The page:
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Amid concerns about people being misled, the Internal Revenue Service (IRS) is reminding taxpayers and plan administrators that personal expenses for general health and wellness are not considered medical expenses under the tax code. This means personal expenses are not deductible or reimbursable under health flexible spending arrangements (FSAs), health reimbursement arrangements (HRAs) and health savings accounts (HSAs).

According to a recent press release, the IRS believes that some companies may be misrepresenting the circumstances under which food and wellness expenses can be paid or reimbursed under account-based health spending plans. These entities provide consumers with “letters of medical necessity” (essentially a doctor’s note) to purchase health-related items such as nutritious meal plans, gym memberships, fitness trackers and dietary supplements.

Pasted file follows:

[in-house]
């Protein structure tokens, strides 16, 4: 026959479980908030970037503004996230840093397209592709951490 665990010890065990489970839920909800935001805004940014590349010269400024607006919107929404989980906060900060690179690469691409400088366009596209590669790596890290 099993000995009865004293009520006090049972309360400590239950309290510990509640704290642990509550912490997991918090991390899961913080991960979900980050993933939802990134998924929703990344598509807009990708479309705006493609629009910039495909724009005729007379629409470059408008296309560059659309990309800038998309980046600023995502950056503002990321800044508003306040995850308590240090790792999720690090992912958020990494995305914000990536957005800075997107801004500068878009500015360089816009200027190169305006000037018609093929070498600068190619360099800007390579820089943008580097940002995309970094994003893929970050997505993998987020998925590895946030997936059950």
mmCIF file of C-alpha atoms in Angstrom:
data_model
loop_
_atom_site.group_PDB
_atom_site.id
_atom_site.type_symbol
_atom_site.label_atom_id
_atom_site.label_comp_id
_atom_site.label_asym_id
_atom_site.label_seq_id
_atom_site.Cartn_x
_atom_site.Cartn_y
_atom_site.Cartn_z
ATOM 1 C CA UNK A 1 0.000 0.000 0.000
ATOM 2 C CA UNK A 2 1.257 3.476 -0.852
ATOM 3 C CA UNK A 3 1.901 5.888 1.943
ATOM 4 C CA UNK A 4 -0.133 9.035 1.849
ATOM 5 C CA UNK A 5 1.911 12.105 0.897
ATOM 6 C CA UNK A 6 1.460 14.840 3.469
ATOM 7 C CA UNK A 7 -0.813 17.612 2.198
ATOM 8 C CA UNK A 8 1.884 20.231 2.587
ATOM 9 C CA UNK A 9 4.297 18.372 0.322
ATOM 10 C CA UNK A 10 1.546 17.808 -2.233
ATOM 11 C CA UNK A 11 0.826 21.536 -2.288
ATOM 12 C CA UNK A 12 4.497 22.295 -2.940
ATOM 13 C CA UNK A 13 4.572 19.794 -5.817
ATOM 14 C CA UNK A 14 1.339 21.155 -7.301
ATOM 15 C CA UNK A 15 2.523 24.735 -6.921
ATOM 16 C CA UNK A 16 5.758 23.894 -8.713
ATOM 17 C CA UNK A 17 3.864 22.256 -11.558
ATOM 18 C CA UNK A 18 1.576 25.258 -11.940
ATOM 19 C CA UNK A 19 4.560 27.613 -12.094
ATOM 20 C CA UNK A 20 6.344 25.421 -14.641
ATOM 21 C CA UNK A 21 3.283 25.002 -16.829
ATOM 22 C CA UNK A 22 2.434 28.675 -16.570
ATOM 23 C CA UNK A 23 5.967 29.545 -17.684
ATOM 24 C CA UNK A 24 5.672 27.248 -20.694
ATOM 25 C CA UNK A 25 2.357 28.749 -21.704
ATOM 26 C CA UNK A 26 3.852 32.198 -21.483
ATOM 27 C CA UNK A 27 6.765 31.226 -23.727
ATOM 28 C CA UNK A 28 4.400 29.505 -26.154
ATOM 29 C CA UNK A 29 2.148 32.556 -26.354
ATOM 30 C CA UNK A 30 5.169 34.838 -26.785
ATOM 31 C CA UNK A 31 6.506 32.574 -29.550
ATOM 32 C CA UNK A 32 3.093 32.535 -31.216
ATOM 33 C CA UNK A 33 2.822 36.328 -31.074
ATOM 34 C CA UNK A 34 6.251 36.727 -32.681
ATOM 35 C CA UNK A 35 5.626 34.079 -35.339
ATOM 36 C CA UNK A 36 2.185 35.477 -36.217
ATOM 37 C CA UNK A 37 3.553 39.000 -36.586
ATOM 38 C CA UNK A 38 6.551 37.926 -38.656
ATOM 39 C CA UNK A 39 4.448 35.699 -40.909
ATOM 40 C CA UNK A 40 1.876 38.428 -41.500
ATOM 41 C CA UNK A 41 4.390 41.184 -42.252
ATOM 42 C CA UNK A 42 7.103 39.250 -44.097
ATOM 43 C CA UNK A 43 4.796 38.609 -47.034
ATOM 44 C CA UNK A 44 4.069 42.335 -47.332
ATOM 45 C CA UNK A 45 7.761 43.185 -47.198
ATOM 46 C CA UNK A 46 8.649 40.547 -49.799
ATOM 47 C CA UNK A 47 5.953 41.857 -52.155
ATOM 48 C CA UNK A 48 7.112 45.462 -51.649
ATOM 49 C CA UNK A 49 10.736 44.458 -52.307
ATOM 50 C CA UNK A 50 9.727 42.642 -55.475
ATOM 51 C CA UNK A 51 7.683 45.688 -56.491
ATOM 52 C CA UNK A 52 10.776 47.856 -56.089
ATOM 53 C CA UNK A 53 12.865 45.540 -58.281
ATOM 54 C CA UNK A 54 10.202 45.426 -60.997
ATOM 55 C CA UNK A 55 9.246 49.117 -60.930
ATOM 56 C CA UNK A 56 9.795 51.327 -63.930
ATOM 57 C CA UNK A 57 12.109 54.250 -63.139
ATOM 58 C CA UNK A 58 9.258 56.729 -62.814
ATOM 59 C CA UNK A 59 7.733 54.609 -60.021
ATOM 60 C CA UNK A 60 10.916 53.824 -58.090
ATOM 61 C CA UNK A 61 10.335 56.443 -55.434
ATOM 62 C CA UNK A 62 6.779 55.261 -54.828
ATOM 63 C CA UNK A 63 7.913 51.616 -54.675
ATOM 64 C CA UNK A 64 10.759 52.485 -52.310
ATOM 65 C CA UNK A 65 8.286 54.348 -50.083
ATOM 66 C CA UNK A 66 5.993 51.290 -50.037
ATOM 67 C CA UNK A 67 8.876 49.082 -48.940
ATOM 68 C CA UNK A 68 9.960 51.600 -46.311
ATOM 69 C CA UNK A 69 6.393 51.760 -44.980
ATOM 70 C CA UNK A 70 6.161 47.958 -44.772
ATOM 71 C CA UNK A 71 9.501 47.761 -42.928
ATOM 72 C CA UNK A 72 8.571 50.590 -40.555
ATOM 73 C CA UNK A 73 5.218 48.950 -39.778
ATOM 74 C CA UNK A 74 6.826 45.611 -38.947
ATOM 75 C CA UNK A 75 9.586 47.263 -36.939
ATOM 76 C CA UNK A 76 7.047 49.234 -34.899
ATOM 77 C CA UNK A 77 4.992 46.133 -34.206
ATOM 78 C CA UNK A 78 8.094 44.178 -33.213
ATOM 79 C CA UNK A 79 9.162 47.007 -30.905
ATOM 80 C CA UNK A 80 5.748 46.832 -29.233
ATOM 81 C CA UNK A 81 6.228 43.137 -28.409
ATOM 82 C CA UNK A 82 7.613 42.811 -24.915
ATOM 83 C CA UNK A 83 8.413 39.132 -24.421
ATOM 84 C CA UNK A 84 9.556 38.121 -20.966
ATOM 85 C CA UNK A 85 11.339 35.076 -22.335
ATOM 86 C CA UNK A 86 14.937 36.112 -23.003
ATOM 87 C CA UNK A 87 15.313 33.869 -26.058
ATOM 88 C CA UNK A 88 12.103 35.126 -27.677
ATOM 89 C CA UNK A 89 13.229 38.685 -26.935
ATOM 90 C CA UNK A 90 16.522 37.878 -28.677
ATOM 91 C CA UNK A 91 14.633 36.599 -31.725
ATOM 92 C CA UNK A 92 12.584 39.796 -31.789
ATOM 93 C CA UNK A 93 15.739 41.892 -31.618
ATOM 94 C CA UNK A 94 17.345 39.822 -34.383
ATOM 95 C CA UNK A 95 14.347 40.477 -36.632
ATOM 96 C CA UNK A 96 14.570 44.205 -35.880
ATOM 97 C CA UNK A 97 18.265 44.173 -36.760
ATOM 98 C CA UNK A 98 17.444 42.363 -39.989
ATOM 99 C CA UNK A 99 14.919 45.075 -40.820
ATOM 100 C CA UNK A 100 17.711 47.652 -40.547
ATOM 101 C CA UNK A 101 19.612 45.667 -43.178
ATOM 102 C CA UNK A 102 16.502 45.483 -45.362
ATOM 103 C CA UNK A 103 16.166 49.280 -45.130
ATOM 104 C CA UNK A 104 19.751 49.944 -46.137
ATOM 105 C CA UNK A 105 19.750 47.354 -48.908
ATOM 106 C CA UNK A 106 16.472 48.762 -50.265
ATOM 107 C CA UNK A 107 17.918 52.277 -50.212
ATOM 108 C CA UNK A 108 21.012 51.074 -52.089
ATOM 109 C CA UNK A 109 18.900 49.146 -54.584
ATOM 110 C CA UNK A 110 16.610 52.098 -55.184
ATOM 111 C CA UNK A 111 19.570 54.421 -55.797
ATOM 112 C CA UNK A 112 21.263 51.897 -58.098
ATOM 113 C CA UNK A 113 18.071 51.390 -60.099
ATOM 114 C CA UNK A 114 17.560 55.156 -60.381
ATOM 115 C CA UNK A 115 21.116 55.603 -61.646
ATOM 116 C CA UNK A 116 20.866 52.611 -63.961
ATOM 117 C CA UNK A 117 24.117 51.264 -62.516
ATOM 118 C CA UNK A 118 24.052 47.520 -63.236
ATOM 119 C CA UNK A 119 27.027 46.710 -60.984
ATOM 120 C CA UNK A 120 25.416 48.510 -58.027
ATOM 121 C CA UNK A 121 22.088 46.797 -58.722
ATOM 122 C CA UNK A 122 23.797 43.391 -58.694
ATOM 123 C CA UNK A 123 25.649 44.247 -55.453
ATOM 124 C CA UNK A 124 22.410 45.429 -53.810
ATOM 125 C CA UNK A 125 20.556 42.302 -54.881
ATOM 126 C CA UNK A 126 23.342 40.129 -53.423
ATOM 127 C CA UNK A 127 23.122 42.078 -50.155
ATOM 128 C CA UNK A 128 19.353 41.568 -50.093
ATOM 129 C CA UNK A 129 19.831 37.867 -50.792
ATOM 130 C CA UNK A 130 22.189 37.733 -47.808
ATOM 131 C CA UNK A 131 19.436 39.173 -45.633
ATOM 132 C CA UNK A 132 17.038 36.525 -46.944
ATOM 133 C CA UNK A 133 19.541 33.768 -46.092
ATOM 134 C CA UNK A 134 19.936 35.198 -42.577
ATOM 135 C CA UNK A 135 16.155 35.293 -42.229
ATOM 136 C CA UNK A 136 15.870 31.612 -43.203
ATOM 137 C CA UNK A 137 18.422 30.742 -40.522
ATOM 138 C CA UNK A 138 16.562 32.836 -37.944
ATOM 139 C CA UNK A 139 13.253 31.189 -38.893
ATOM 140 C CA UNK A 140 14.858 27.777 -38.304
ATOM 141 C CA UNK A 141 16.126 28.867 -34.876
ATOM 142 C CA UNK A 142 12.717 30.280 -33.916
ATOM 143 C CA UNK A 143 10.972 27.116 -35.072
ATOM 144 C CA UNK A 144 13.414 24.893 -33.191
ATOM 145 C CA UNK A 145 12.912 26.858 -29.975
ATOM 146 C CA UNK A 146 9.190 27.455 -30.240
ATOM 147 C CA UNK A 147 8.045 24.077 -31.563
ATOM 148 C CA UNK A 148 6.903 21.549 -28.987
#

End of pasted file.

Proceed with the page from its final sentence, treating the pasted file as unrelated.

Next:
Generally, medical letters must result from face-to-face interactions with the patient, either in-person or through telehealth visits. Thus, acquiring a medical letter by filling out an online questionnaire – as is commonly practiced by companies such as Truemed – is not adequate.

DBS encourages agents and client with questions regarding medical expenses related to food, nutrition, or wellness to visit or contact our Customer Service Representatives at (800) 234-1229 for more information.

Note: Account-based health spending plans that pay for, or reimburse, non-medical expenses are considered voided plans. As a result, all payments made under the plan – even reimbursements for actual medical expenses – are includible in income.